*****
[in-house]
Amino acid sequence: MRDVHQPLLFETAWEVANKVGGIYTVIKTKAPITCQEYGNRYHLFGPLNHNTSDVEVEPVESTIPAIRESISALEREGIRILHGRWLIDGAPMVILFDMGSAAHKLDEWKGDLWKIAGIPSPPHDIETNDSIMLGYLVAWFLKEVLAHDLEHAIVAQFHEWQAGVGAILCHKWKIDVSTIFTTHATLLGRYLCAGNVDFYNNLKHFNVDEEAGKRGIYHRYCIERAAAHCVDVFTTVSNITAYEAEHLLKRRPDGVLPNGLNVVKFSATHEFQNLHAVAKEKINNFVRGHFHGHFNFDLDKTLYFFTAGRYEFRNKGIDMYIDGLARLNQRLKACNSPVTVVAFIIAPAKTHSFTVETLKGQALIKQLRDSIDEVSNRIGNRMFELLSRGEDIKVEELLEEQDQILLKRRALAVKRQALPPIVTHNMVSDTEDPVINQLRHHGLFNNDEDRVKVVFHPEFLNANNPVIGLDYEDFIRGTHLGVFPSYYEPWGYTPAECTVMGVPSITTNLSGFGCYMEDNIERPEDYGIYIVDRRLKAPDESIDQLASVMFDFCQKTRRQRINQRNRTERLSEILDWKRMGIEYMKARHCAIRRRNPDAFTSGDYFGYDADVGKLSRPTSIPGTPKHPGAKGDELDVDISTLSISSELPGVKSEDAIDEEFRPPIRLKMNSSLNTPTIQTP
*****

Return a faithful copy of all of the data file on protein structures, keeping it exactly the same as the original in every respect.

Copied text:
[in-house]
Amino acid sequence: MRDVHQPLLFETAWEVANKVGGIYTVIKTKAPITCQEYGNRYHLFGPLNHNTSDVEVEPVESTIPAIRESISALEREGIRILHGRWLIDGAPMVILFDMGSAAHKLDEWKGDLWKIAGIPSPPHDIETNDSIMLGYLVAWFLKEVLAHDLEHAIVAQFHEWQAGVGAILCHKWKIDVSTIFTTHATLLGRYLCAGNVDFYNNLKHFNVDEEAGKRGIYHRYCIERAAAHCVDVFTTVSNITAYEAEHLLKRRPDGVLPNGLNVVKFSATHEFQNLHAVAKEKINNFVRGHFHGHFNFDLDKTLYFFTAGRYEFRNKGIDMYIDGLARLNQRLKACNSPVTVVAFIIAPAKTHSFTVETLKGQALIKQLRDSIDEVSNRIGNRMFELLSRGEDIKVEELLEEQDQILLKRRALAVKRQALPPIVTHNMVSDTEDPVINQLRHHGLFNNDEDRVKVVFHPEFLNANNPVIGLDYEDFIRGTHLGVFPSYYEPWGYTPAECTVMGVPSITTNLSGFGCYMEDNIERPEDYGIYIVDRRLKAPDESIDQLASVMFDFCQKTRRQRINQRNRTERLSEILDWKRMGIEYMKARHCAIRRRNPDAFTSGDYFGYDADVGKLSRPTSIPGTPKHPGAKGDELDVDISTLSISSELPGVKSEDAIDEEFRPPIRLKMNSSLNTPTIQTP